Now the landscape is reduced to the rustle of wind in the palm thatch, the faint piping of a distant bird, and the dull roar of the ocean. I stretch my arms and let them flop back down. Rolling my head slowly from side to side to loosen the tension in my neck, I notice that this movement causes the pitch of the ocean to vary ever so slightly. Intrigued, I try it a few more times, just to make sure.

    There’s a lesson in that, I reflect: reality changes according to your viewpoint. I roll my head once more from side to side then lie still again, listening to the tiny, ceaseless fluctuations within the monotone.

    An insect lands on my footwithout opening my eyes I flex my toe to chase it away, and realize that the gesture produced an infinitesimal shift in the ocean sound. Bizarre! I can understand the position of my head influencing what I hear, but the position of my toe? (more…)

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  • The Vale of Cashmere

  • by Sean Elder

    green forest

    This story first appeared in Voice from the Planet.


    Truth was, she used to be able to organize her thoughts, until Floyd retired. Now he was always hanging around talking to her, asking what she was doing. Every time he went out, which wasn’t often enough for her taste, he would ask her if she needed anything and then look angry if she did. Sometimes he’d look angry if she didn’t. Now she looked for errands for him, just to get a moment’s peace. When she sent him off for milk this morning she could have lived without it. But she couldn’t have stood listening to him complain about the bus ride to Atlantic City before it happened, not non-stop for the next two hours.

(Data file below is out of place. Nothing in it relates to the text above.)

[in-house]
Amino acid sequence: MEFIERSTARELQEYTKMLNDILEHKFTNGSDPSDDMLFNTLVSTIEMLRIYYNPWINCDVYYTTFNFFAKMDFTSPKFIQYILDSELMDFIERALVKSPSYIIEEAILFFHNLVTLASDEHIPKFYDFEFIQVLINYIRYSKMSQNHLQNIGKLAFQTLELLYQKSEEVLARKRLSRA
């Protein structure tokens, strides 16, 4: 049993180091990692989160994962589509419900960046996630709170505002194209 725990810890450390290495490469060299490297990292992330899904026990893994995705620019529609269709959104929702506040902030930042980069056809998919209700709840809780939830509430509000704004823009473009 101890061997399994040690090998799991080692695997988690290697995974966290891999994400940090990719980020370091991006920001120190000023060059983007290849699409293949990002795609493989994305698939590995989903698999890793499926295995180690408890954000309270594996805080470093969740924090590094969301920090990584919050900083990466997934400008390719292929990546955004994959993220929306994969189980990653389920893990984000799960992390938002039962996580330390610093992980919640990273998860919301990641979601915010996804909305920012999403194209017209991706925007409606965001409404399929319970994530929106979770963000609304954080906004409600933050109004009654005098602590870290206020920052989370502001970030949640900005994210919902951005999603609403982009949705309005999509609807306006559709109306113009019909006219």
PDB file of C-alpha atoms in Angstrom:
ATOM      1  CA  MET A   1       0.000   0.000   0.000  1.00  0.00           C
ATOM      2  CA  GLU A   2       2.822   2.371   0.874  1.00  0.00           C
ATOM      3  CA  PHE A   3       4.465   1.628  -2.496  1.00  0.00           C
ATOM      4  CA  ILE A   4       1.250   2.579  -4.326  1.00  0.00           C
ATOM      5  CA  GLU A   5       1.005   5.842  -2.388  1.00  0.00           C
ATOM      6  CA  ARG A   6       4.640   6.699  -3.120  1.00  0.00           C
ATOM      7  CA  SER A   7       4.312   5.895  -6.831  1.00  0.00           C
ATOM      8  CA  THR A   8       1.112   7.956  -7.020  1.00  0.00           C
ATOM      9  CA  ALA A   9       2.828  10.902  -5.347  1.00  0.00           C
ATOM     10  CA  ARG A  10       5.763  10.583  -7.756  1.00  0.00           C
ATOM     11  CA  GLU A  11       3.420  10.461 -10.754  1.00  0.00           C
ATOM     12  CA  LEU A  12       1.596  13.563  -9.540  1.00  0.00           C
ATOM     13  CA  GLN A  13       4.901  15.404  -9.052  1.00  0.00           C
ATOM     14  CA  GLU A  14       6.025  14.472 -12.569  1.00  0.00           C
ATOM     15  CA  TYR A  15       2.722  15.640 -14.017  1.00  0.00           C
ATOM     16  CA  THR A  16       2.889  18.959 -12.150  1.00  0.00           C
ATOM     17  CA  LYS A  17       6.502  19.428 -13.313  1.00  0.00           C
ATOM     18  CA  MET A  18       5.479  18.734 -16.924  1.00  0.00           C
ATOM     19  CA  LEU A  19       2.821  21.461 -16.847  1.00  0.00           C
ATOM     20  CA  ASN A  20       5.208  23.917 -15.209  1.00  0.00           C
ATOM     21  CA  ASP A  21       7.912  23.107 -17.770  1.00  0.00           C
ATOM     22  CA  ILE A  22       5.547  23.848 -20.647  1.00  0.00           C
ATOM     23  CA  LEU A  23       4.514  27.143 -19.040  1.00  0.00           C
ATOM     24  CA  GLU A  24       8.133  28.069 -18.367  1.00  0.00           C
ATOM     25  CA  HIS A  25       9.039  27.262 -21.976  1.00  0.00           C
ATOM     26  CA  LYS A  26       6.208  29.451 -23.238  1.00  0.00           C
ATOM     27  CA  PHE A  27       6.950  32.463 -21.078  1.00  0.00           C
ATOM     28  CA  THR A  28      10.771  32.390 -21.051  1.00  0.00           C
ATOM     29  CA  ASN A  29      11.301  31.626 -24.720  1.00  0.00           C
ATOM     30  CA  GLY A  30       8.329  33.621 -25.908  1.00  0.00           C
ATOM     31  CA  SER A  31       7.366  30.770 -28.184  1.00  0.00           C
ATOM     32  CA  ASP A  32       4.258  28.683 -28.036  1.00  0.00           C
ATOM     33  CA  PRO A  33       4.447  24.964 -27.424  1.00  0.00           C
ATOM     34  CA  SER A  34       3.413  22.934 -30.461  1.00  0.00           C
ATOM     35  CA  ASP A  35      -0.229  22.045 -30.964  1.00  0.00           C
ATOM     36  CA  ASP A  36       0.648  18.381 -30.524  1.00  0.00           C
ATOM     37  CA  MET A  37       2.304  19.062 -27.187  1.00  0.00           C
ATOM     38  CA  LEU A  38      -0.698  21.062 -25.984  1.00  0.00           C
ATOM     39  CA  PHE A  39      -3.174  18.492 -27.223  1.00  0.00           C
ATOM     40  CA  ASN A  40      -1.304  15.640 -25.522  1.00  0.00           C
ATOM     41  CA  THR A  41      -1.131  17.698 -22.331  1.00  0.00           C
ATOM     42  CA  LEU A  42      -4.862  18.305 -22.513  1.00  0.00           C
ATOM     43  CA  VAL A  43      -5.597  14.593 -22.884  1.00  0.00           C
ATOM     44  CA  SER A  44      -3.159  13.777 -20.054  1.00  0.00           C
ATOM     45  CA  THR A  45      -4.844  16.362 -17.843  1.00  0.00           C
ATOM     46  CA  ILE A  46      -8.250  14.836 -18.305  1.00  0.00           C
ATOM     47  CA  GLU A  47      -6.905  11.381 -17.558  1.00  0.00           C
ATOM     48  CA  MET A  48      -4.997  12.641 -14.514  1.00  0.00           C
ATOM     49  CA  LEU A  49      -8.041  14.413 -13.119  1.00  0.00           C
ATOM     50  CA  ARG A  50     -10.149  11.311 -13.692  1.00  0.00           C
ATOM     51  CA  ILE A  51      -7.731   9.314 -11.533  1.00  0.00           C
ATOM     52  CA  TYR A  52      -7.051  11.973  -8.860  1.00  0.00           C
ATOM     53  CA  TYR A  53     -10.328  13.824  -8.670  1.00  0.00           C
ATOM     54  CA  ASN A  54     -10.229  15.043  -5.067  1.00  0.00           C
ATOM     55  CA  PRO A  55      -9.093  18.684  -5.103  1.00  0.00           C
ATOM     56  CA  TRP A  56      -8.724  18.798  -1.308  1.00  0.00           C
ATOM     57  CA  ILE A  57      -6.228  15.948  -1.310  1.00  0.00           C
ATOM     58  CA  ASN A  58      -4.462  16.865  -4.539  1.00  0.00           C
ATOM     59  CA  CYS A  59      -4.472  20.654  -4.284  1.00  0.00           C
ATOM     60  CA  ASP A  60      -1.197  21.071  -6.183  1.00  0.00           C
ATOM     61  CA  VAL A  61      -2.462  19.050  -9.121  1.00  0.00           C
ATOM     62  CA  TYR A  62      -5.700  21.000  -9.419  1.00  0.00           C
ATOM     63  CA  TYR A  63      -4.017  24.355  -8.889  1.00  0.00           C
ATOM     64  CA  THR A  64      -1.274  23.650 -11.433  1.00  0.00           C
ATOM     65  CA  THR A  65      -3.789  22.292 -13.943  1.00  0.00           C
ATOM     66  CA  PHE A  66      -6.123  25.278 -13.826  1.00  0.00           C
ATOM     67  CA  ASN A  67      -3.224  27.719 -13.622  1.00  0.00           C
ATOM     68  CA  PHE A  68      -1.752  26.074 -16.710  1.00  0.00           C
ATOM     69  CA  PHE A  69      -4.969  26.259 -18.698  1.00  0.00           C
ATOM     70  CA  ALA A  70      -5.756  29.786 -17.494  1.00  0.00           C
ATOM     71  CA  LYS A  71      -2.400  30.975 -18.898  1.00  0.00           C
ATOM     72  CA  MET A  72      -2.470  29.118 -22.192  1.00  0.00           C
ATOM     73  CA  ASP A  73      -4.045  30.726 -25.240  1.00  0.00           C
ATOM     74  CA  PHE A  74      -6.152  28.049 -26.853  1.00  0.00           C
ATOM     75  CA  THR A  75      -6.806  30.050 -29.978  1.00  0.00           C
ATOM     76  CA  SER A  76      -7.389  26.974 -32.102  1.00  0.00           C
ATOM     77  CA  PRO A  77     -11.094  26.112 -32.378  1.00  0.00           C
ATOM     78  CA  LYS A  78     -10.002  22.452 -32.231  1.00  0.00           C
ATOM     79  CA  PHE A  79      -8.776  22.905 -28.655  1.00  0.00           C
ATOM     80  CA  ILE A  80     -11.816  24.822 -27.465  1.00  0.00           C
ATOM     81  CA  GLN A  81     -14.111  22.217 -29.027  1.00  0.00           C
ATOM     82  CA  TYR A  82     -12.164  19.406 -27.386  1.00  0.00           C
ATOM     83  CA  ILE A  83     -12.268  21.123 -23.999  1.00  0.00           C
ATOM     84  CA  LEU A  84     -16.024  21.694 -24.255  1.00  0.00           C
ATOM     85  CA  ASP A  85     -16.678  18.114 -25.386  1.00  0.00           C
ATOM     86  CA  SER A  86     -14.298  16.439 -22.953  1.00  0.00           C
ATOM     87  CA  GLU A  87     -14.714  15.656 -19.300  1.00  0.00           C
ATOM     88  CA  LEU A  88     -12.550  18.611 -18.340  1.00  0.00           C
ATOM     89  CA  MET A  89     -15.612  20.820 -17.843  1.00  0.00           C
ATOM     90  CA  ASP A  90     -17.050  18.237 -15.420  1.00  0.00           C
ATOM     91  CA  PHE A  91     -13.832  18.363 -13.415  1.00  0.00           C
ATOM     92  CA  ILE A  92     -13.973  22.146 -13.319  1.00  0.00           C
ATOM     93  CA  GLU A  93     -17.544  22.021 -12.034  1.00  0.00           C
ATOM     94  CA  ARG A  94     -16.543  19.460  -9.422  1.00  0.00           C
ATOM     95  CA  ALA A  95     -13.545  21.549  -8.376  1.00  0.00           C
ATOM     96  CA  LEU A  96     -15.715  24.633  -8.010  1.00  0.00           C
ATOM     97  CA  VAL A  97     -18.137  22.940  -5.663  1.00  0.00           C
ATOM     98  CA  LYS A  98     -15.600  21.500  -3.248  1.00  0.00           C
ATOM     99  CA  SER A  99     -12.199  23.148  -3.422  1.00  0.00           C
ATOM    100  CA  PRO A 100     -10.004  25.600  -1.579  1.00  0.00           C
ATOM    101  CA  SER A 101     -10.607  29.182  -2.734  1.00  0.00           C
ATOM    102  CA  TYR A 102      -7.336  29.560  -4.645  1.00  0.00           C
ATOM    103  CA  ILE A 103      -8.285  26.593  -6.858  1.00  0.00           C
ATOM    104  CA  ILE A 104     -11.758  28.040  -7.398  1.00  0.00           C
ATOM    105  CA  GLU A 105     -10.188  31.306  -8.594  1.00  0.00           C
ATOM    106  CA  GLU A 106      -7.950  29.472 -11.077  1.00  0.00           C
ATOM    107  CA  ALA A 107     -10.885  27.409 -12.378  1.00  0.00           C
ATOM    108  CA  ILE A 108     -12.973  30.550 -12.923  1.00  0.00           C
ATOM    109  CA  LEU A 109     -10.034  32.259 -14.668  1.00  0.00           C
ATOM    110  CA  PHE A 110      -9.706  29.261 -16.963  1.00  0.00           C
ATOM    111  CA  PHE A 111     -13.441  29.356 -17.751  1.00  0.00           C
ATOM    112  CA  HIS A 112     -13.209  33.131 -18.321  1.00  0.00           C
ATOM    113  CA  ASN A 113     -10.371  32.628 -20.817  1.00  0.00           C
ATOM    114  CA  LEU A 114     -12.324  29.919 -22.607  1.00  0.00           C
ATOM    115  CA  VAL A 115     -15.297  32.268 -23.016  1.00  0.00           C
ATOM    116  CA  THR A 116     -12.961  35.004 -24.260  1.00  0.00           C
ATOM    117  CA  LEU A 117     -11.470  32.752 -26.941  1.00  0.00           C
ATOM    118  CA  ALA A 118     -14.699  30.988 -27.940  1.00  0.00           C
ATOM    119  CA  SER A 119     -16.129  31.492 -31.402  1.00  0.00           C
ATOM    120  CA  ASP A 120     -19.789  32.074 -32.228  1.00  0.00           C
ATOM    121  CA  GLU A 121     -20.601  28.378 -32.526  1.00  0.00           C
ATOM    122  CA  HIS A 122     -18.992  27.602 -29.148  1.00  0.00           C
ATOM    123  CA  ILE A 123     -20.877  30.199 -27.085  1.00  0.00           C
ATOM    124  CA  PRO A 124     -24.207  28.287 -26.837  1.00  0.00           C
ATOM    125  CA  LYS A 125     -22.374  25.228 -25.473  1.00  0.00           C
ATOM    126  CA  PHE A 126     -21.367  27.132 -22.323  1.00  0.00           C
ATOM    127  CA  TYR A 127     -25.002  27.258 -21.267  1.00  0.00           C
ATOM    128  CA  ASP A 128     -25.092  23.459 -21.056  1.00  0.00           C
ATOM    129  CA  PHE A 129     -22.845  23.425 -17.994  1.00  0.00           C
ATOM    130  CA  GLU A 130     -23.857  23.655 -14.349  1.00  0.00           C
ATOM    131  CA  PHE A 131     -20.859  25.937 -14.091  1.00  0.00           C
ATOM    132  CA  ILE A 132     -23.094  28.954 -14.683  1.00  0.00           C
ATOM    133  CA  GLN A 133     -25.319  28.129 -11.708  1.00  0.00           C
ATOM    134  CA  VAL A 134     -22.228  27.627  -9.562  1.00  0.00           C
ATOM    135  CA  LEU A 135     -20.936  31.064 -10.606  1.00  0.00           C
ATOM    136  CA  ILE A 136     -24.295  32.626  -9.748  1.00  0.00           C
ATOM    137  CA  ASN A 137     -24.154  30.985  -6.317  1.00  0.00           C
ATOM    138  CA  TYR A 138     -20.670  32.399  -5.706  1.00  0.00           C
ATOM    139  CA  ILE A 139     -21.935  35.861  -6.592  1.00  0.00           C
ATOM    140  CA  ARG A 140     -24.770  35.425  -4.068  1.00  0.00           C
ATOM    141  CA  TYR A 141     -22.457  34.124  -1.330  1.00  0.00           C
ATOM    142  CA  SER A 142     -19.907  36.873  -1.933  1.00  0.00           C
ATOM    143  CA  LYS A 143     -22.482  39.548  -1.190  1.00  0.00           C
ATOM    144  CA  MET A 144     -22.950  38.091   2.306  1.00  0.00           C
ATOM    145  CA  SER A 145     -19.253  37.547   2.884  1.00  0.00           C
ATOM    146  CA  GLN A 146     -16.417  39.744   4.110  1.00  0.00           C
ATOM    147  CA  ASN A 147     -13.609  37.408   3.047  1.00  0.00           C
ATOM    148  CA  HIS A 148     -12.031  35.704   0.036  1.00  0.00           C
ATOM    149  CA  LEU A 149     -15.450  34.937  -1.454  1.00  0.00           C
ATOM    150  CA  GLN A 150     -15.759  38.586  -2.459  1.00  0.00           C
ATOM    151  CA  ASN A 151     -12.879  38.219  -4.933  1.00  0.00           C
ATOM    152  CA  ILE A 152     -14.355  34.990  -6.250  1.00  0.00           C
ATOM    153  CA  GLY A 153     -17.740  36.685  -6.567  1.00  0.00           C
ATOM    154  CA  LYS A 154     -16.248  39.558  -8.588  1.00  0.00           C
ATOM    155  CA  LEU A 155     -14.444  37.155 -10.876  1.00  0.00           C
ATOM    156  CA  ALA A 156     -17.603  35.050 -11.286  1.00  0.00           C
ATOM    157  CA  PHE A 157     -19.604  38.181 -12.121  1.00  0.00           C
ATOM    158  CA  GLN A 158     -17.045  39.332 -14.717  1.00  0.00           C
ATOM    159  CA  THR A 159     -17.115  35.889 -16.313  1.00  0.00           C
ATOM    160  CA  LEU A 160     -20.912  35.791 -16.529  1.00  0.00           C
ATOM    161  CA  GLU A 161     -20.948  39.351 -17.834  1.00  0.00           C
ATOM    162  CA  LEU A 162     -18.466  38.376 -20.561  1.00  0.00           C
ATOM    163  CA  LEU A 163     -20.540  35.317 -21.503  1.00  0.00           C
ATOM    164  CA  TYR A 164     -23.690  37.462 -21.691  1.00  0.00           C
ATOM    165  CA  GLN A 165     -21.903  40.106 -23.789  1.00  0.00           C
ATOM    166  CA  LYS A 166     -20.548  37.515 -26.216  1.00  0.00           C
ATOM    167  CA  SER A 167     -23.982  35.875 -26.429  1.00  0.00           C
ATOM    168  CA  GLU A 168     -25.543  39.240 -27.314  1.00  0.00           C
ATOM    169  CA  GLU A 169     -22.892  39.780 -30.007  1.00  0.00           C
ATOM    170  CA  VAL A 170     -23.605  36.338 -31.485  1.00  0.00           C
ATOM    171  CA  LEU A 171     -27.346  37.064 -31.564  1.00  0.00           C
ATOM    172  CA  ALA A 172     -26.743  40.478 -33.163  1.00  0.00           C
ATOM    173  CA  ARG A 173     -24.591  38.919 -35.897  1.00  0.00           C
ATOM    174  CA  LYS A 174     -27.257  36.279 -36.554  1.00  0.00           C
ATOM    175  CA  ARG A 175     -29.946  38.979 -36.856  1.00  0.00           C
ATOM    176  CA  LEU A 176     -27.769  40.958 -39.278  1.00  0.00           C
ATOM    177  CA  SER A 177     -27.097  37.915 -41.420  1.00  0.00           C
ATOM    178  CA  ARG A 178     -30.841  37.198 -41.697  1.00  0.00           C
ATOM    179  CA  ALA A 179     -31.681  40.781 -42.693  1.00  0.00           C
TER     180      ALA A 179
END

“You’re creating your future,” she told him. “Whatever you’re thinking and feeling, that becomes your reality.”

    “Don’t give me that shit,” he’d said, putting on his coat and hat. He had been wearing that same damned hat with the stingy brim so long it had come back in style.

    “It’s the law of attraction,” she’d continued. “You can deny it all you want but that don’t mean it’s not true. “Everything coming into your life you are attracting into your life. You’re like a magnet.”

    “Well, this magnet’s going to attract some milk,” he’d said before going out the door.